'I owe them my life': BASE jumper who dangled from cliff for hours thanks rescuers
The man who spent hours dangling precariously from a parachute on the side of the Stawamus Chief Thursday is thanking his rescuers for their incredible, death-defying work.
Victoria, B.C. resident Nathan Anderson is an experienced BASE jumper, estimating he's performed the hair-raising stunt nearly 130 times before. But when he leapt from the popular Squamish hiking destination Thursday, Anderson hit a crosswind that could have cost him his life.
His parachute hooked onto a rock shelf about halfway up the 702-metre mountain, leaving him suspended in the air, where he would remain for over three hours.
"There's a lot of jumps that happen on this thing – probably hundreds a month every summer – and they go off uneventfully and we never hear about them," Anderson told CTV News. "This was a pretty unlucky break for me."
Fortunately, he was able to reach his cellphone and call for help. He credits his previous parachuting experience for giving him the mental discipline to stay calm in such a terrifying situation.
While he waited for rescuers, Anderson held the parachute tight so it wouldn’t inflate, potentially pulling him off the perch to what could easily have been a fatal fall.
Meanwhile, a specialized rope team from Squamish Search and Rescue was airlifted onto the Chief by helicopter, and one member rappelled down the cliff to reach Anderson's location.
Rescuers considered a number of ways to get Anderson down, but initially were not entirely certain how they would pull it off.
"It's not a typical rescue (where) someone twisted their ankle. It's highly technical," search manager Landon James said. "It's something we train for, but not our everyday call."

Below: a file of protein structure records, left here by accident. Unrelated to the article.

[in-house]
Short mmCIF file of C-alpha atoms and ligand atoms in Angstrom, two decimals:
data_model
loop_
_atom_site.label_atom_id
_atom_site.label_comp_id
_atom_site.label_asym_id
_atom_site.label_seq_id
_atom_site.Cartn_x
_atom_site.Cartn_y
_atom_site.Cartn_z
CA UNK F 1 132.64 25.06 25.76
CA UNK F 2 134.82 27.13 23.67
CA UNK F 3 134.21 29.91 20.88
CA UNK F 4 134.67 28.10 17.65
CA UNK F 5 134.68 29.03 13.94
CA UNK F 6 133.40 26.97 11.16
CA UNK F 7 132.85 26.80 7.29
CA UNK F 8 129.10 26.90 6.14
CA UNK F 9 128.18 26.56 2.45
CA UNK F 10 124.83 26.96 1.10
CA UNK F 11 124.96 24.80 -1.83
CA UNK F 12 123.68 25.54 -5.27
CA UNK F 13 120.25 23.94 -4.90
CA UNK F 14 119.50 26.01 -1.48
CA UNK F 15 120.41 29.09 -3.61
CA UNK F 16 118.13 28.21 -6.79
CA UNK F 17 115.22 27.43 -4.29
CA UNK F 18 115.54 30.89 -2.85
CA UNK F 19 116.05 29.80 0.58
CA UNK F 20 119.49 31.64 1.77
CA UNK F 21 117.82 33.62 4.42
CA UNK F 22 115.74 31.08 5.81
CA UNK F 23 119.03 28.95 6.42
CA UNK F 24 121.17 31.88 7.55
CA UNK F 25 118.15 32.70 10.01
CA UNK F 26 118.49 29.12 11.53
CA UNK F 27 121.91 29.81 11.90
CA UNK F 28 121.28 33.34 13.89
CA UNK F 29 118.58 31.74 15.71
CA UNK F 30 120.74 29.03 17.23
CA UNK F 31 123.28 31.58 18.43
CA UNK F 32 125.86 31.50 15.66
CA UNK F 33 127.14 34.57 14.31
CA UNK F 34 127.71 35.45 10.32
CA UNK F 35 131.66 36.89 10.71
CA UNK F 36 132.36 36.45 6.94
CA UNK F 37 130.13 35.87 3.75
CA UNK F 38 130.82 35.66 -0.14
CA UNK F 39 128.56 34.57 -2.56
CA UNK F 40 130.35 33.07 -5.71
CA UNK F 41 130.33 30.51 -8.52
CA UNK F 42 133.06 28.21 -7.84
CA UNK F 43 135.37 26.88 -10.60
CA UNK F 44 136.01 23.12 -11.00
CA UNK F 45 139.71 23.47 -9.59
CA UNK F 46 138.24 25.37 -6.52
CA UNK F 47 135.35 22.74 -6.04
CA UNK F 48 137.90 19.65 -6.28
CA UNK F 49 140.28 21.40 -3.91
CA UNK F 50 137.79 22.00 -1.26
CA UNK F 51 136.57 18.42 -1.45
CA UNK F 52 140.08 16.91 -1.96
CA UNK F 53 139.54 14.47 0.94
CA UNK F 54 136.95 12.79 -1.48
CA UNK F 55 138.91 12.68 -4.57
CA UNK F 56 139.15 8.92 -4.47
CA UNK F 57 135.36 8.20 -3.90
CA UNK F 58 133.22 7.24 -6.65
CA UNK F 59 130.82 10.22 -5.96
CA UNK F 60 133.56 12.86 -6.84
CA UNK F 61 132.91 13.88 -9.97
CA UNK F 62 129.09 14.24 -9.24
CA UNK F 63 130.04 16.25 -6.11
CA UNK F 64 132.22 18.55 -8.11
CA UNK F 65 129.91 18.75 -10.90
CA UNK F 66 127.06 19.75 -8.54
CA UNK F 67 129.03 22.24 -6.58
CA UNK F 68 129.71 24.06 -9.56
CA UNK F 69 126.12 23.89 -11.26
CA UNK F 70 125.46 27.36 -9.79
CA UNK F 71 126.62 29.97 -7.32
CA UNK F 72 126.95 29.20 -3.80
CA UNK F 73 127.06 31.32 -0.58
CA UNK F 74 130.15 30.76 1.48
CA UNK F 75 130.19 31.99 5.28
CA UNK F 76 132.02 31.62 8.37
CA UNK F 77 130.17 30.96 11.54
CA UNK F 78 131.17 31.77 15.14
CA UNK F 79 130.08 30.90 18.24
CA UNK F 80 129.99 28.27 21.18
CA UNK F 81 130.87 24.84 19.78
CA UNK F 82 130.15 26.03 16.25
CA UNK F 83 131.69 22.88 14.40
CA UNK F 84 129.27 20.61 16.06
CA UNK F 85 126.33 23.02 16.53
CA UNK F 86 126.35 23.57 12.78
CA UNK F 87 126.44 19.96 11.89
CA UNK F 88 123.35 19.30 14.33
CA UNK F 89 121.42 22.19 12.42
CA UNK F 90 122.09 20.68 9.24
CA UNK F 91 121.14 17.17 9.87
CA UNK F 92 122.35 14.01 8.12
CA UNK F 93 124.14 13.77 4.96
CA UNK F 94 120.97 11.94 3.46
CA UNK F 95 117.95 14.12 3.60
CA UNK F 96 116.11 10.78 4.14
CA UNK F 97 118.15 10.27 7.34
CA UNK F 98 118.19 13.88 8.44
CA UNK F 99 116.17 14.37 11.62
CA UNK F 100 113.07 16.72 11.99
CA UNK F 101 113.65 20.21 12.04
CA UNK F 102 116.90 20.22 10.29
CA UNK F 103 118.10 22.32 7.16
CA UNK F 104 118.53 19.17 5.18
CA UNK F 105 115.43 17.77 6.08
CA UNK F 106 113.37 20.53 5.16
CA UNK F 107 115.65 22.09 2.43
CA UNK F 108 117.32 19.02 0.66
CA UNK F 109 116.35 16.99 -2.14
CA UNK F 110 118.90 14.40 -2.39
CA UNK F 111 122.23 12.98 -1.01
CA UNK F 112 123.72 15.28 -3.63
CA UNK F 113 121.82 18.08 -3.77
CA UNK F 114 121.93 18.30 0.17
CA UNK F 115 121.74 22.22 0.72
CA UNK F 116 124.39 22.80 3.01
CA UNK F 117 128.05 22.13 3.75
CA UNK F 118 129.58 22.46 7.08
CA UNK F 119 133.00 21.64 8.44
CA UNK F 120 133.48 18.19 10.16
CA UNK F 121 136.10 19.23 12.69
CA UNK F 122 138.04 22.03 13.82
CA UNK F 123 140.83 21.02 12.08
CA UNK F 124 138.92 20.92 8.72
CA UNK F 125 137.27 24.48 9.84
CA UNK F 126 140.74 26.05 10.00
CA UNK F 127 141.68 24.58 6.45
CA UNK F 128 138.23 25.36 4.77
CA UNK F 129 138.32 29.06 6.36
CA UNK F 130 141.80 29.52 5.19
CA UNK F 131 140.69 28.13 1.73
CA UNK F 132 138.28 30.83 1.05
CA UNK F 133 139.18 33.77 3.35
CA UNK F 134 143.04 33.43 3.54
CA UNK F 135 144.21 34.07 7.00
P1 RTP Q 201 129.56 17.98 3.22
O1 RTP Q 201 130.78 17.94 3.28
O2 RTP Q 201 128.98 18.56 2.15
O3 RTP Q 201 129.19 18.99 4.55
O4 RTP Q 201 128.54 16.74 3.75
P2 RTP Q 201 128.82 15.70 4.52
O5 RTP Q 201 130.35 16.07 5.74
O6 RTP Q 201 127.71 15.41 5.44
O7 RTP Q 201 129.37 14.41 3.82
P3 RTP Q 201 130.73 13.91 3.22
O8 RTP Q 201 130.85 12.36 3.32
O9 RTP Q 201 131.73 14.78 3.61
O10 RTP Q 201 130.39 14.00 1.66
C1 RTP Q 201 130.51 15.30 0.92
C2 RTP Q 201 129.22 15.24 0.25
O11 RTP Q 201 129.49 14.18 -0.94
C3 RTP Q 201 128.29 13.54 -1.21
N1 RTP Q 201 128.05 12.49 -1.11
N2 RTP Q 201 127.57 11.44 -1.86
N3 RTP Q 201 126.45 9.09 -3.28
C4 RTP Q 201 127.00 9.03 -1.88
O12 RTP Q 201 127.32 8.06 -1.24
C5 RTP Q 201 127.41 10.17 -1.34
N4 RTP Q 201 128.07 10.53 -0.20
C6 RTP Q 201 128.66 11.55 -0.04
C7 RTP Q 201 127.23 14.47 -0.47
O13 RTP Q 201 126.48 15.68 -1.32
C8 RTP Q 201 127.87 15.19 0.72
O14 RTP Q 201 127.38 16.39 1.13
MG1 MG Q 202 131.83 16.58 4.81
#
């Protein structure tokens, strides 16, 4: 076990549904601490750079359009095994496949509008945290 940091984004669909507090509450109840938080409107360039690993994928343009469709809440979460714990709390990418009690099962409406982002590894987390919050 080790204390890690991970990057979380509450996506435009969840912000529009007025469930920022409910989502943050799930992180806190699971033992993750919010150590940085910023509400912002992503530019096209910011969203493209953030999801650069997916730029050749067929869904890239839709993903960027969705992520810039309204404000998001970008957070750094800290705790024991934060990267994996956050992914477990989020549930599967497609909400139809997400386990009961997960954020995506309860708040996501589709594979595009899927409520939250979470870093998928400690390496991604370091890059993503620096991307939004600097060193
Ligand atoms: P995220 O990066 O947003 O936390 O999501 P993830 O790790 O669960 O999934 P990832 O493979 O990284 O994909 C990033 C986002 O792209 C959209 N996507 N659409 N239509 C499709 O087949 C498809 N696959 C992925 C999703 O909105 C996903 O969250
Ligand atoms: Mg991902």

In the end, the team was able to secure Anderson, unhook his parachute and hoist him back up the mountain to safety. The relieved BASE jumper, who required just three stitches after the ordeal, said he understands how unbelievably lucky he was to have Squamish SAR's help.
"Those guys, I mean, they risked their life for me," he said. "My gratitude is – I just can't describe it."
Just two years ago, a former U.S. Marine from Seattle was killed in a BASE jumping accident on the same mountain. Gary Kremer's parachute failed to deploy during a jump from the Stawamus Chief in June 2016, and he crash-landed near the Sea-to-Sky highway.
Though Anderson defends the sport – believing it gets a "bad rap" for accidents that are rarer than they might seem – he acknowledges it nearly cost him everything. Thankfully, his rescuers ensured he would live to tell the tale.
"I owe them my life," he said. "I wouldn't be here without them."
Though some observers have argued Anderson and other thrill-seekers should be billed for rescuers' time, search and rescue groups in B.C. are staunchly opposed to billing people, including skiers who intentionally go out of bounds.
The B.C. Search and Rescue Association said even the perception that someone who is lost or injured could be charged can lead them to delay calling for help, or even avoid the volunteers who are looking for them.
"The BCSARA will conduct search and rescue missions when requested to do so by the authorized tasking agencies for persons in danger or distress in the province of BC without charge," the organization says in its official position statement. "Our goal is to save lives."